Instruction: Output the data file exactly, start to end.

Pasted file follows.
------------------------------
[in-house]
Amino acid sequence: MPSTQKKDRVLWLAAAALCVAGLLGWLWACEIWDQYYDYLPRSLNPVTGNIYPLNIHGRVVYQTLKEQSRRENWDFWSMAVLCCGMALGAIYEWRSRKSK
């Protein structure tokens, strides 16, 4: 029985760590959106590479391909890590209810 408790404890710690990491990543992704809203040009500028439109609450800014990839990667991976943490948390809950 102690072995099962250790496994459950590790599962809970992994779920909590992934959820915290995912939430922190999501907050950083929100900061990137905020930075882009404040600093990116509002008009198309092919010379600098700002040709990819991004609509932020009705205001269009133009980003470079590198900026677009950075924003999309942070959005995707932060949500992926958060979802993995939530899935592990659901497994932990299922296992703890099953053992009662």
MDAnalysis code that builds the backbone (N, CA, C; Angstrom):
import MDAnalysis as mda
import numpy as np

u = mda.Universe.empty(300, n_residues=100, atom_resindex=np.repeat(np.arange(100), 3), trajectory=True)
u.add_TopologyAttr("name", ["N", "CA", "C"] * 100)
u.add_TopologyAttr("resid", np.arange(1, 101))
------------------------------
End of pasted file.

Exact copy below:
[in-house]
Amino acid sequence: MPSTQKKDRVLWLAAAALCVAGLLGWLWACEIWDQYYDYLPRSLNPVTGNIYPLNIHGRVVYQTLKEQSRRENWDFWSMAVLCCGMALGAIYEWRSRKSK
């Protein structure tokens, strides 16, 4: 029985760590959106590479391909890590209810 408790404890710690990491990543992704809203040009500028439109609450800014990839990667991976943490948390809950 102690072995099962250790496994459950590790599962809970992994779920909590992934959820915290995912939430922190999501907050950083929100900061990137905020930075882009404040600093990116509002008009198309092919010379600098700002040709990819991004609509932020009705205001269009133009980003470079590198900026677009950075924003999309942070959005995707932060949500992926958060979802993995939530899935592990659901497994932990299922296992703890099953053992009662």
MDAnalysis code that builds the backbone (N, CA, C; Angstrom):
import MDAnalysis as mda
import numpy as np

u = mda.Universe.empty(300, n_residues=100, atom_resindex=np.repeat(np.arange(100), 3), trajectory=True)
u.add_TopologyAttr("name", ["N", "CA", "C"] * 100)
u.add_TopologyAttr("resid", np.arange(1, 101))